Skaldic Poetry of the Scandinavian Middle Ages

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Note to Þjóð Yt 27I

[All]: In its praise of a ruler, the stanza differs decidedly from the other stanzas, and it clearly indicates that the poem was composed for Rǫgnvaldr. According to Yng (ÍF 26, 83, and Context above) Rǫgnvaldr was a son of Óláfr Geirstaðaálfr and hence, like Haraldr hárfagri, a grandson of Guðrøðr. This would find some support in the fact that Haraldr named one of his sons Rǫgnvaldr, possibly following the custom of naming a child after a recently deceased kinsman (Nerman 1914; Marold 1987, 83 n. 3). No trace of Rǫgnvaldr remains in other historical traditions, however, and this has led to diverse speculations. (a) Bugge (1894, 134-5) argues that Rǫgnvaldr was unrelated to Haraldr hárfagri. Believing that Yt was composed in Northumbria or in Ireland, he attempts to identify several kings who fell in those places as Rǫgnvaldr. (b) Wadstein (1895a, 80-2) attempts to show that the last stanza was composed for Haraldr hárfagri (already suggested by Guðbrandur Vigfússon in CPB I, 243). He takes rǫgnvaldr to be a noun meaning ‘the powerful ruler’ and views heiðumhárr as equivalent to hárfagri (‘Fair-hair’), which Bugge (1894, 163) convincingly refutes. (c) According to Bergsveinn Birgisson (2008, 410), Rǫgnvaldr may have been Reginfridus, son of the Danish king Godefridus.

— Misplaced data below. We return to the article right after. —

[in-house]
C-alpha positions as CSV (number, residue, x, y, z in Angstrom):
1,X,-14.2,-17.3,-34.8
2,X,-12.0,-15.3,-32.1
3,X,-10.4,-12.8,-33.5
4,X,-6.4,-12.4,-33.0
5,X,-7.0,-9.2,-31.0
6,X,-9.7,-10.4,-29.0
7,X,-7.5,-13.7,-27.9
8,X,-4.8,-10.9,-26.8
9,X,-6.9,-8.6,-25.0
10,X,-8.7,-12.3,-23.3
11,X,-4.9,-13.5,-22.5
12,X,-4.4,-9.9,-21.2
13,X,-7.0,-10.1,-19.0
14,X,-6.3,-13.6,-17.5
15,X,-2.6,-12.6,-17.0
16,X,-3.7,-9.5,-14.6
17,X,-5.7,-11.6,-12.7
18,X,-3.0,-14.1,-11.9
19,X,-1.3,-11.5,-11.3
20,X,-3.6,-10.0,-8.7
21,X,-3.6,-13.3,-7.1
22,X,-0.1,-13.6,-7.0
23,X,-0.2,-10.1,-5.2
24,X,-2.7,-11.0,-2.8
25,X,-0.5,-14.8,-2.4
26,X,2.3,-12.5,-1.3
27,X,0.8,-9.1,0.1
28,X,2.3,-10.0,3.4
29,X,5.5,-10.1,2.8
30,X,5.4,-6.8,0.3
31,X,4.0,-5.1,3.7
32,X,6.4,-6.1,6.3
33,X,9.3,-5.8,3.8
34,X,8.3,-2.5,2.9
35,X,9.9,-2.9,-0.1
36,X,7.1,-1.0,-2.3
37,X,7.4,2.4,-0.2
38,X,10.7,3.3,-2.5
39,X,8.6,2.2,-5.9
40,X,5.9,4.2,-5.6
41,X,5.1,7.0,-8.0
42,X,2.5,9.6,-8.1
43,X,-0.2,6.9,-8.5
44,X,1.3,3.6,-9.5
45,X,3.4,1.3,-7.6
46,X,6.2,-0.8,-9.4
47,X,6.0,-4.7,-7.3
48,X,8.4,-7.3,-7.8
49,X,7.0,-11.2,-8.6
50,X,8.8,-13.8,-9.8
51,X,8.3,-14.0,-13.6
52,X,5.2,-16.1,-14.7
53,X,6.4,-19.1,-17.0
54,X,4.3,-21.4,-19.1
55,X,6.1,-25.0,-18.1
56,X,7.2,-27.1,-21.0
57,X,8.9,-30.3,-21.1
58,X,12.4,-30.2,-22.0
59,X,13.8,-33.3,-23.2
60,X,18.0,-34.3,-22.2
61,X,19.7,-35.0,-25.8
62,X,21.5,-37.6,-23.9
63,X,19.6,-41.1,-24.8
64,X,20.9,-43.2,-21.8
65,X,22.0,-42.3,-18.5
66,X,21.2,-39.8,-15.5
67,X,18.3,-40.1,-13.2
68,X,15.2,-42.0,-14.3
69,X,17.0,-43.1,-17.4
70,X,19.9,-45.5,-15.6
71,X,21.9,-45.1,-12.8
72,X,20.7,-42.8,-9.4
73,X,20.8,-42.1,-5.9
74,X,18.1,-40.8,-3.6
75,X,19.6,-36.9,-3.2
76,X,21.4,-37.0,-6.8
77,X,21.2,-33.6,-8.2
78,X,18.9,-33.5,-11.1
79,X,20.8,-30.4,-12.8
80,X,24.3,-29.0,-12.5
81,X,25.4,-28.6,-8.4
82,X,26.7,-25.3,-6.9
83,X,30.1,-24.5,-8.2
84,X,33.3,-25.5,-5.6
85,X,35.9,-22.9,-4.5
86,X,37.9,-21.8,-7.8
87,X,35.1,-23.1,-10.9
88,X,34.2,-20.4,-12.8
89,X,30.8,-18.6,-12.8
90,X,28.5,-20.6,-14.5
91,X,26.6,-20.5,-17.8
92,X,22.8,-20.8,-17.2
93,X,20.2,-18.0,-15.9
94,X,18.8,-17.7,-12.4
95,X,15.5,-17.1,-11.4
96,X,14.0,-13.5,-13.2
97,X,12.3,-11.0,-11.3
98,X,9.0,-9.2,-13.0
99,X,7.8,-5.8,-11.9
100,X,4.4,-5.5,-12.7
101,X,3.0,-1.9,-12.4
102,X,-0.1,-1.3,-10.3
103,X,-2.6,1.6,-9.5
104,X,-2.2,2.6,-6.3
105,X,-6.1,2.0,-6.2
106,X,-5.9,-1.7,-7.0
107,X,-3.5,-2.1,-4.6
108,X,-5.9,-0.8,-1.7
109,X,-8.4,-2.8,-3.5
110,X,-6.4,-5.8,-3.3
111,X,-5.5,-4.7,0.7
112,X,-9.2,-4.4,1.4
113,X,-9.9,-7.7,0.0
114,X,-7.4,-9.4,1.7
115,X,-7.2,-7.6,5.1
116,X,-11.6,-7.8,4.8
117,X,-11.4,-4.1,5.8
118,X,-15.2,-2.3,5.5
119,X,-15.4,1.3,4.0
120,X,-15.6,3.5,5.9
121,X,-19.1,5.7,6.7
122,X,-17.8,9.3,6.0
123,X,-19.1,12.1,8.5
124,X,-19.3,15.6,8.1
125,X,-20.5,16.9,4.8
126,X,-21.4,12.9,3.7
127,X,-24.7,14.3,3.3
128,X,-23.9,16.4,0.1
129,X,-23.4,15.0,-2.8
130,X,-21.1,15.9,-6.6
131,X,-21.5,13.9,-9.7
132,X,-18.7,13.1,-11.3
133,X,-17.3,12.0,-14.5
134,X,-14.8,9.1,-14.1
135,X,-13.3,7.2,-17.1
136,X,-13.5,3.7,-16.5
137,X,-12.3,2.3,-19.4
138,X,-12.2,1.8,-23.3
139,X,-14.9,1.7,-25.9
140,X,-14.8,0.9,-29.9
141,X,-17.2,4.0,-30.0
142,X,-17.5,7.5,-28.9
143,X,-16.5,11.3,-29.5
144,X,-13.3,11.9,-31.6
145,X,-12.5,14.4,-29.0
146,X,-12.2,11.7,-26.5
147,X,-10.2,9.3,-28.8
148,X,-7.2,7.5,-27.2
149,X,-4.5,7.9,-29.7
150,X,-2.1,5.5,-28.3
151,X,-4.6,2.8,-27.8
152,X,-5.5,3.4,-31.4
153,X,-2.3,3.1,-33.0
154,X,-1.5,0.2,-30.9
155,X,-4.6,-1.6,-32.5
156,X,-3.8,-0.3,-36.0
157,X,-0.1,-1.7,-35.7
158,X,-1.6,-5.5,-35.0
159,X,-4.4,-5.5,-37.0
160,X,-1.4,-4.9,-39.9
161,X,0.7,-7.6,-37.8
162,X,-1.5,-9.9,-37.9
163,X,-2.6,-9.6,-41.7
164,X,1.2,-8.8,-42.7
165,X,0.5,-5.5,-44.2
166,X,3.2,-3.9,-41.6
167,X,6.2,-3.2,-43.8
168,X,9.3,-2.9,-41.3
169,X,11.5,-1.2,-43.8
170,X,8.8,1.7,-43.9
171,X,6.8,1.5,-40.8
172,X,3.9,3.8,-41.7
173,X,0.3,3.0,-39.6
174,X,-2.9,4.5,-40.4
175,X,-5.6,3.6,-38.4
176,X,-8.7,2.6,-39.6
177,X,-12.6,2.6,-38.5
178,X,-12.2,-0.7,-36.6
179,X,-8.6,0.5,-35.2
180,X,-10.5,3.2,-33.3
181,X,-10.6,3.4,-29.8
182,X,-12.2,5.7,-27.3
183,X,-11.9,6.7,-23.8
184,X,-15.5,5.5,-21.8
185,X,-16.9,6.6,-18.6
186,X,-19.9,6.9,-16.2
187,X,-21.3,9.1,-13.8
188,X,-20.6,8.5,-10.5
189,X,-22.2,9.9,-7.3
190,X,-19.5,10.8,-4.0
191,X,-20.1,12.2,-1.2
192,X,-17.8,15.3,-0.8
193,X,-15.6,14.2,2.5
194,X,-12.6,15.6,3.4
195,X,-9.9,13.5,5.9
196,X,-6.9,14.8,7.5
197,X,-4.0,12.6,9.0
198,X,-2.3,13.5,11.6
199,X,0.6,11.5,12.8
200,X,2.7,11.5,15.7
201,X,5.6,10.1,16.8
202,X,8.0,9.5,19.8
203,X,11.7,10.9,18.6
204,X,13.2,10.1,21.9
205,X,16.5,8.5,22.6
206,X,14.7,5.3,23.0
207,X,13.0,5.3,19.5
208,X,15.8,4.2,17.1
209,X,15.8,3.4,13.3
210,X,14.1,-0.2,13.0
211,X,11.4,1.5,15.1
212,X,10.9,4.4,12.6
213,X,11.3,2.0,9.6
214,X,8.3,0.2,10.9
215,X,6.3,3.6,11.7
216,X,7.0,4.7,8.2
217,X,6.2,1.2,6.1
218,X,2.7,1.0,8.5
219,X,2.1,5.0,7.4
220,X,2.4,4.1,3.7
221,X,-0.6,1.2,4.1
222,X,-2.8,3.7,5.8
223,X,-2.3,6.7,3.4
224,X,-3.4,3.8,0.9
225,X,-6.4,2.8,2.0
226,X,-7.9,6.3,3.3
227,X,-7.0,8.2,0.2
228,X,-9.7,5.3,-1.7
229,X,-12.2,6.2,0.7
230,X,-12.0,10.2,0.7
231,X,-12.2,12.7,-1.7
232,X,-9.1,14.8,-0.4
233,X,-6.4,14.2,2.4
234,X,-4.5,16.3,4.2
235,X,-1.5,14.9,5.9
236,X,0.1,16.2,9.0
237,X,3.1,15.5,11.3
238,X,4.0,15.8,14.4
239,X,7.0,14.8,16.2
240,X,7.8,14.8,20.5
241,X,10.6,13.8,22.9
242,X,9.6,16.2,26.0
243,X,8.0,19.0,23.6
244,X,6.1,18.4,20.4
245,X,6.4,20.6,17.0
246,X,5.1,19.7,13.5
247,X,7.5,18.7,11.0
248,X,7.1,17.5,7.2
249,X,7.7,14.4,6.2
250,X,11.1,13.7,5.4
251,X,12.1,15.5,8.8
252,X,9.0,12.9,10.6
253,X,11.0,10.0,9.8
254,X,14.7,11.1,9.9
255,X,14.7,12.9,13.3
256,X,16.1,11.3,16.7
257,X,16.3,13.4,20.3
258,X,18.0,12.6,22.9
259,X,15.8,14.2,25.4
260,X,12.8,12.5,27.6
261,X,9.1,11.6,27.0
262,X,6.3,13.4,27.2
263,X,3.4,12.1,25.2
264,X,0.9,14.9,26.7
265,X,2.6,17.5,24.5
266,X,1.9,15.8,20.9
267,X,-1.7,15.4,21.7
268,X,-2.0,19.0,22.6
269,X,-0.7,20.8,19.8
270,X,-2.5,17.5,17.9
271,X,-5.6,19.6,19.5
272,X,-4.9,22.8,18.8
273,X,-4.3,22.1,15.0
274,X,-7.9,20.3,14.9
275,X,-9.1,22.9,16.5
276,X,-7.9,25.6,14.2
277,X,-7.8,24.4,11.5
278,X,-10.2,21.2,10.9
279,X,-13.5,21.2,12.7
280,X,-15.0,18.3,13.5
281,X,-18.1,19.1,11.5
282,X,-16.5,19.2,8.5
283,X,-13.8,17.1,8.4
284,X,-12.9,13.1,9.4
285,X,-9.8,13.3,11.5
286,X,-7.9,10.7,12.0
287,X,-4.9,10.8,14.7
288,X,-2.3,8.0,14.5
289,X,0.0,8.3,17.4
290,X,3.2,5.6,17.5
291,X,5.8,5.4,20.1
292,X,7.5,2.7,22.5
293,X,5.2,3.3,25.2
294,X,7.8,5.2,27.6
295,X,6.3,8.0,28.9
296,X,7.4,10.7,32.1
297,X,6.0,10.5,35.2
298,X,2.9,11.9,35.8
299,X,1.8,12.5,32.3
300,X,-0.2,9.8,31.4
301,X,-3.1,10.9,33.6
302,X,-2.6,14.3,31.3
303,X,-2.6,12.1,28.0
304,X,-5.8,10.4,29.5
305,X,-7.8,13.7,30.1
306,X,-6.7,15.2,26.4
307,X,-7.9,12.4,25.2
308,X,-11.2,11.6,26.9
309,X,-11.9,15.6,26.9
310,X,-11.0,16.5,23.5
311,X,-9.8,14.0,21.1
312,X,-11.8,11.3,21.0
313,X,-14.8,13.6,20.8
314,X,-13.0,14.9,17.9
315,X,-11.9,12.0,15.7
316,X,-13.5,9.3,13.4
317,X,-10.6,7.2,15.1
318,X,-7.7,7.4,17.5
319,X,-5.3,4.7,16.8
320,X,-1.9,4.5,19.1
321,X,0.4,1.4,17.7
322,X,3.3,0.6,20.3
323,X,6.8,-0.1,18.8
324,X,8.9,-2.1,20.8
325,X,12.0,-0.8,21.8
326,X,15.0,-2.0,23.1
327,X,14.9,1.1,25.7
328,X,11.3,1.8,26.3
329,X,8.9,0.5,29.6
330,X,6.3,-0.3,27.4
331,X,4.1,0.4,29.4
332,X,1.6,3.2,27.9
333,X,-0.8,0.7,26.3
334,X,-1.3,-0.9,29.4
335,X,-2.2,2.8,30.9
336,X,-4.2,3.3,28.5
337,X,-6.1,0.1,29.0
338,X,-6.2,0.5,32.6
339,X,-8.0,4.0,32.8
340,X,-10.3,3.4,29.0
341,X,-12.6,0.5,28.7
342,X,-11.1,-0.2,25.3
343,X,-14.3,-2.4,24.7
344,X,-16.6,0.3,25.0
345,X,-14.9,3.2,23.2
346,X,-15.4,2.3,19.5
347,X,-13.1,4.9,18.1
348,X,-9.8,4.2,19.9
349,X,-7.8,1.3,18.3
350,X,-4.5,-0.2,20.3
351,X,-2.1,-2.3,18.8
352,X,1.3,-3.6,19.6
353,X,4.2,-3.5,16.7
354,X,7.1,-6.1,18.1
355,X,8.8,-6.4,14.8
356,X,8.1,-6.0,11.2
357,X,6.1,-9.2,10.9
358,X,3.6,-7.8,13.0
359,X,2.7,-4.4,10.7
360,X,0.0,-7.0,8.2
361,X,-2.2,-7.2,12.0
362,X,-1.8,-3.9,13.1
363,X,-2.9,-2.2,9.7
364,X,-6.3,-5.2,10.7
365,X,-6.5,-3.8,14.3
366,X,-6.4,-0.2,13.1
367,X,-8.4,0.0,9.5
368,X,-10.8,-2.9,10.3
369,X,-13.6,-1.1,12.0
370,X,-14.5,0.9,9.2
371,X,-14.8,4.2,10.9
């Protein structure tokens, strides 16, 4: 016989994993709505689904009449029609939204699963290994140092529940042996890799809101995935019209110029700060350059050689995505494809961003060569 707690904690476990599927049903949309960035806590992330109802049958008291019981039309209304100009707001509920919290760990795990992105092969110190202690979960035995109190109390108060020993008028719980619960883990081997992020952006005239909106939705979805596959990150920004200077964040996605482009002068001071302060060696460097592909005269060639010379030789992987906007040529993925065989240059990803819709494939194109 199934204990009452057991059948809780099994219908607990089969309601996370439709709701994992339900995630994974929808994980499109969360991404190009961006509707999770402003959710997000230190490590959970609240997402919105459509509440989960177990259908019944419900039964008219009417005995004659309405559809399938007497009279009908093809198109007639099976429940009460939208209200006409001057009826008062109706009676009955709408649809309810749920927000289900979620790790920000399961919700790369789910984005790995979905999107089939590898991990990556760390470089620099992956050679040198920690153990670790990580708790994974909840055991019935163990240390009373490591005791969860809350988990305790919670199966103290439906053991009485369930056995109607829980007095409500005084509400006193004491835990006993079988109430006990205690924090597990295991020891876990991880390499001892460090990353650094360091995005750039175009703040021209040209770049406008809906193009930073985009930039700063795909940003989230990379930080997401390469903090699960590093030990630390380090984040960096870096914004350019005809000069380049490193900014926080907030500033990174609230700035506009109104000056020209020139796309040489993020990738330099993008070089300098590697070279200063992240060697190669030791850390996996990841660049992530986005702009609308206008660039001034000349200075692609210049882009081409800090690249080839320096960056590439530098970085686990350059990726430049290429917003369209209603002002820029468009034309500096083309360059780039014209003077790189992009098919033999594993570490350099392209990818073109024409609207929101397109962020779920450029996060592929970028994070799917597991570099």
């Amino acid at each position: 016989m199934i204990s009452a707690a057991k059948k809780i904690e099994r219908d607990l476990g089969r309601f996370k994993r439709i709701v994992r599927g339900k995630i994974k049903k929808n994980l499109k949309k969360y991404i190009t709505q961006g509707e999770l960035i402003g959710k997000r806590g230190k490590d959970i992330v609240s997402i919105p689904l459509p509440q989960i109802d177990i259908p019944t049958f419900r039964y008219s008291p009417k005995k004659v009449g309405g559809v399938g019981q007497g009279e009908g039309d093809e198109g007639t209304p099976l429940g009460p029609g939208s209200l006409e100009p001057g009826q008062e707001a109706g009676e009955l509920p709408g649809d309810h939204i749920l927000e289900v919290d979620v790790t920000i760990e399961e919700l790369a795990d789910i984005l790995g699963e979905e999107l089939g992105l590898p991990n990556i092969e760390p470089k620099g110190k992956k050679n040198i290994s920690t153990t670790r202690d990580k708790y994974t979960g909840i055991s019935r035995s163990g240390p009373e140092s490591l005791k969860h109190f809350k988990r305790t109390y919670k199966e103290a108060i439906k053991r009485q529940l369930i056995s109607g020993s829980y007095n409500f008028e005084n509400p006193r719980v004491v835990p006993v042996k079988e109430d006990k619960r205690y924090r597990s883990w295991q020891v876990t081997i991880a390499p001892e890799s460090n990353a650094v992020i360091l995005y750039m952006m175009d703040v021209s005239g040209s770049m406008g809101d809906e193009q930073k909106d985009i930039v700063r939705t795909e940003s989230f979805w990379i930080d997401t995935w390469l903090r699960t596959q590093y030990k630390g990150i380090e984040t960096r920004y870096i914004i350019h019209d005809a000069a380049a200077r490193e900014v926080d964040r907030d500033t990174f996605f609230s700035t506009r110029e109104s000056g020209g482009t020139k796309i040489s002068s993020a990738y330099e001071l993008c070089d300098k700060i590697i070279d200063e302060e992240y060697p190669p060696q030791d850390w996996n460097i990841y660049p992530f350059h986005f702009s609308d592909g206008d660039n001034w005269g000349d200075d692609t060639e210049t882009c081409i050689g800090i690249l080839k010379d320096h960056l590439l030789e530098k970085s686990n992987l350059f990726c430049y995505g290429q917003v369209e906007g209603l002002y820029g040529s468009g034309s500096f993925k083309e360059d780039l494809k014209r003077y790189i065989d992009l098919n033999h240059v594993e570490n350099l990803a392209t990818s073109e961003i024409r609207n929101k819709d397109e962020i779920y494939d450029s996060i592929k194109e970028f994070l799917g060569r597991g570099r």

1. Bibliography
  2. CPB = Gudbrand Vigfusson [Guðbrandur Vigfússon] and F. York Powell, eds. 1883. Corpus poeticum boreale: The Poetry of the Old Northern Tongue from the Earliest Times to the Thirteenth Century. 2 vols. Oxford: Clarendon. Rpt. 1965, New York: Russell & Russell.
  3. ÍF 26-8 = Heimskringla. Ed. Bjarni Aðalbjarnarson. 1941-51.
  4. Wadstein, Elis. 1895a. ‘Bidrag till tolkning och belysning av skalde- ock Edda-dikter. I. Till tolkningen av Ynglingatal’. ANF 11, 64-92.
  5. Bergsveinn Birgisson. 2008. Inn i skaldens sinn: Kognitive, estetiske og historiske skatter i den norrøne skaldediktningen. Bergen: University of Bergen.
  6. Bugge, Sophus. 1894. Bidrag til den ældste skaldedigtnings historie. Christiania (Oslo): Aschehoug.
  7. Marold, Edith. 1987. ‘Die norwegische Reichseinigung und die Preislieddichtung’. In Groenke 1987, 59-105.
  8. Nerman, Birger. 1914. ‘Konung Ragnvald i Ynglingatal’. MM, 65-75.
  9. Internal references
  10. Not published: do not cite (YngII)
  11. Edith Marold with the assistance of Vivian Busch, Jana Krüger, Ann-Dörte Kyas and Katharina Seidel, translated from German by John Foulks 2012, ‘(Introduction to) Þjóðólfr ór Hvini, Ynglingatal’ in Diana Whaley (ed.), Poetry from the Kings’ Sagas 1: From Mythical Times to c. 1035. Skaldic Poetry of the Scandinavian Middle Ages 1. Turnhout: Brepols, p. 3.


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